Cabinet Secretary Leoncio “Jun” Evasco reiterated the promise of President Rodrigo Duterte administration to relieve farmer-irrigators from cumbersome irrigation service fees (ISF) imposed by National Irrigation Administration (NIA).
This he told the audience of this town during the celebration of first “Pangani” (Harvest) festival that coincided the 105th year of then Bohol Agricultural College (BAC), now the Bohol Island State University (BISU), where he was the guest of honor.
Evasco said that NIA collected the ISF so that it could pay its workers’ salaries and other operating expenditures. He said that PRRD wanted this ISF abolished to liberate farmers from added burden and for them to be more productive.
He said as chair of the NIA board he learned that ISF was the main source of the personnel services or wages of the NIA’s workers. He said that by abolishing the ISF, the government under Duterte’s administration had included the personnel services budget in the General Appropriations Act.
Bohol hosts big irrigation facilities. These are the Bayongan Dam in San Miguel town; Malinao Dam, Pilar town; and Capayas Dam, Ubay, Bohol aside from numerous existing small water impounding projects. (rvo)
Giant TV network GMA reported that “The 2017 national budget would pave the way for free irrigation services to Filipino farmers. This was pointed out by Sen. Loren Legarda, chair of the Senate finance committee, as she highlighted the Php 2-billion government subsidy on the irrigation fees, as provided under the Php 3.3-trillion national budget. Under Republic Act No. 3601, the National Irrigation Administration is authorized to collect the ISF from farmers and farmers’ associations.”
“But with the 2017 proposed national budget, which both chambers of Congress separately ratified last week, a Php 2-billion fund has been allotted to cover the ISF collected by the agency from farmers’ associations. An accompanying Special Provision for this purpose specifies that the Php 2 billion allocation will be used to cover the operating requirements of NIA and the maintenance of existing irrigation facilities which were previously funded out of the collections from ISF, said Legarda.”
It will be recalled that some farmers particularly in Malinao dam, Pilar town, still cry for help and some asked the state-run NIA to do away with the ISF imposition.
Some 1,363 farmer-landowners supposedly the beneficiaries of Malinao Dam irrigation services in Pilar and neighboring towns were reportedly still paying debts arising from “expensive” ISF but with “poor” water supply to their farms, according to documents obtained from an NGO.
Some of them have almost settled their obligations with NIA with insignificant amounts, less than a hundred pesos. But others are still reeling to pay several thousands of pesos. For instance, an account as high as Php 1,397,929.49 and the amount due the NIA still amounting to Php 69,896.47. There’s another account with only Php 1,506 and his remaining payable is only Php 75.25. Names of these accounts are, however, withheld.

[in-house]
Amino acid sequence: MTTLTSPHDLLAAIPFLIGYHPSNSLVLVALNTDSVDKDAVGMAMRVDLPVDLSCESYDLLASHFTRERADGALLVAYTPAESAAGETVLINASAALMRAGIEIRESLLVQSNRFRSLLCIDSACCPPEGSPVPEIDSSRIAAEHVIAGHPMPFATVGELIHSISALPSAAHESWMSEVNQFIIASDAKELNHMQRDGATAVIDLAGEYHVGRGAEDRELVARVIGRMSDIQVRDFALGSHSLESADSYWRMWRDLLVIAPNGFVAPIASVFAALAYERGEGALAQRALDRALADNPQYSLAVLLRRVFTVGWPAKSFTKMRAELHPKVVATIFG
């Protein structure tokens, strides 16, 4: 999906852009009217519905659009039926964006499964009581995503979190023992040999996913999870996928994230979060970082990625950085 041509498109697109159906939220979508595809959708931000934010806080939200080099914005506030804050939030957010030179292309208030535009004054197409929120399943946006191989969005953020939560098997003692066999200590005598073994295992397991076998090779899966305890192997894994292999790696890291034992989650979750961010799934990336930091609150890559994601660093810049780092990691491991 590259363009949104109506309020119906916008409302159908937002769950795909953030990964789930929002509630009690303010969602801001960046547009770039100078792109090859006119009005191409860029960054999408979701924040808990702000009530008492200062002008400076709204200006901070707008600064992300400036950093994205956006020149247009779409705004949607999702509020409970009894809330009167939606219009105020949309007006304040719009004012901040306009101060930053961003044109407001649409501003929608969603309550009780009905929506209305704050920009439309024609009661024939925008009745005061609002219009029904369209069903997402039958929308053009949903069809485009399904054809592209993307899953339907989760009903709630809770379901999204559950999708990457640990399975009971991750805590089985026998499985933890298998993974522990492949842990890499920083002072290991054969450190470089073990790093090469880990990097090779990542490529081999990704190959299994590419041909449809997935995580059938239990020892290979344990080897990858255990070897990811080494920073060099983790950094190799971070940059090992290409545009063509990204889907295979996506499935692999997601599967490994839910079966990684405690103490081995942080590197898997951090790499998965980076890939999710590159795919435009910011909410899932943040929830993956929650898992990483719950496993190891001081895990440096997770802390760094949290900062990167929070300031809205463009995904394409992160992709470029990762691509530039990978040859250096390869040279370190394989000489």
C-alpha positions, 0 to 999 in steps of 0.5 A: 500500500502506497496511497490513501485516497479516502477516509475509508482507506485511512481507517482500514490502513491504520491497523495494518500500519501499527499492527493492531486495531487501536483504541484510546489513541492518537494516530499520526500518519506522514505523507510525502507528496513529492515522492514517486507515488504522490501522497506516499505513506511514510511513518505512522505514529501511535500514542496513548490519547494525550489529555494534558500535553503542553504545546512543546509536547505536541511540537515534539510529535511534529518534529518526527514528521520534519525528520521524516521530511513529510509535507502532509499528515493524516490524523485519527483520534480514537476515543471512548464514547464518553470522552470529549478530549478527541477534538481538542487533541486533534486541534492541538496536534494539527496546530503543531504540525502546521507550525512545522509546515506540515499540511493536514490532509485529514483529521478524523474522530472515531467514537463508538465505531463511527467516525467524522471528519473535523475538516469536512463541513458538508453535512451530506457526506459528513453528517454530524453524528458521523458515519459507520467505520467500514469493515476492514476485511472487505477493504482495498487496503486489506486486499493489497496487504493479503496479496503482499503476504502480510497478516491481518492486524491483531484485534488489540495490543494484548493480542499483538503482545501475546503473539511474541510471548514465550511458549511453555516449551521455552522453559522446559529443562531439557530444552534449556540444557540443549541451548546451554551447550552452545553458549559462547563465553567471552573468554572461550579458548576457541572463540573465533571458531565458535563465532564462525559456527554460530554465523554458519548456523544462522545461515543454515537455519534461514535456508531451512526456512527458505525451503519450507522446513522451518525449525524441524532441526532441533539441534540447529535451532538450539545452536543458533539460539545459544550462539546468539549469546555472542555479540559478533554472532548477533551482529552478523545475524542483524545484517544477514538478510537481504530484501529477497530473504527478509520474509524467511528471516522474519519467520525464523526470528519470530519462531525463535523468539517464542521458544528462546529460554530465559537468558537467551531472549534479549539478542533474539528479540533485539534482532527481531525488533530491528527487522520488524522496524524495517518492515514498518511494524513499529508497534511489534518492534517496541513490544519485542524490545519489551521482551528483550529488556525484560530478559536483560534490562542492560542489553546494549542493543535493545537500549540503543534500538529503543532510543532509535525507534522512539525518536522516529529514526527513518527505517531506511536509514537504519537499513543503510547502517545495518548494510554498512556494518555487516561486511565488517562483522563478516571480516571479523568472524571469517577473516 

Each of the beneficiaries, who belongs to a certain irrigators association, has his own account number with corresponding amount and amount due, documents bared. Names of the beneficiaries who still have pending dues were withheld temporarily.
Based on the Memorandum of Agreement (MOA) signed by the beneficiary-landowner and NIA, the irrigation is designed to service some 4,960 hectares but only 2,007 are fully developed irrigated rice paddies. The remaining 2,953 hectares remain ordinary rice paddies.
The MOA stipulates, among others, that farmer-landowner “shall pay development cost per hectare for the converted land which include cost of labor, tools and implements, equipment rental, as the case maybe.” The total cost is amortized for ten years in equal installment in 20 equal payments every crop harvest.
On its part, NIA provides financial and technical support, such as “paddy development, planning/construction, land area survey before and after land leveling,” to the farmer-landowner, the agreement provides. Other farm equipment that NIA should provide include soil scrapper, garden hoes, plows and other farm implements. But these were allegedly not met, said reliable sources.
NIA shall also pay the cost of direct labor cost and equipment rental in land leveling, said the MOA, which was signed by then former provincial NIA provincial head and the landowner.
According to the Women Development Council, a non-government organization, landowners were made to pay ISF in the amount of P1,500 per hectare or its equivalent to number of kilos of palay harvest and it was increased to Php 2,000/ha.
Because of inadequate water supply provided by NIA, “history of conflicts between farmers” erupted. In fact, “there is still pending case of women wrestling against each other in the rice paddies in barangay Cagawasan” in nearby Dagohoy town because of water conflict. (PNA) RMA/RVO/SSC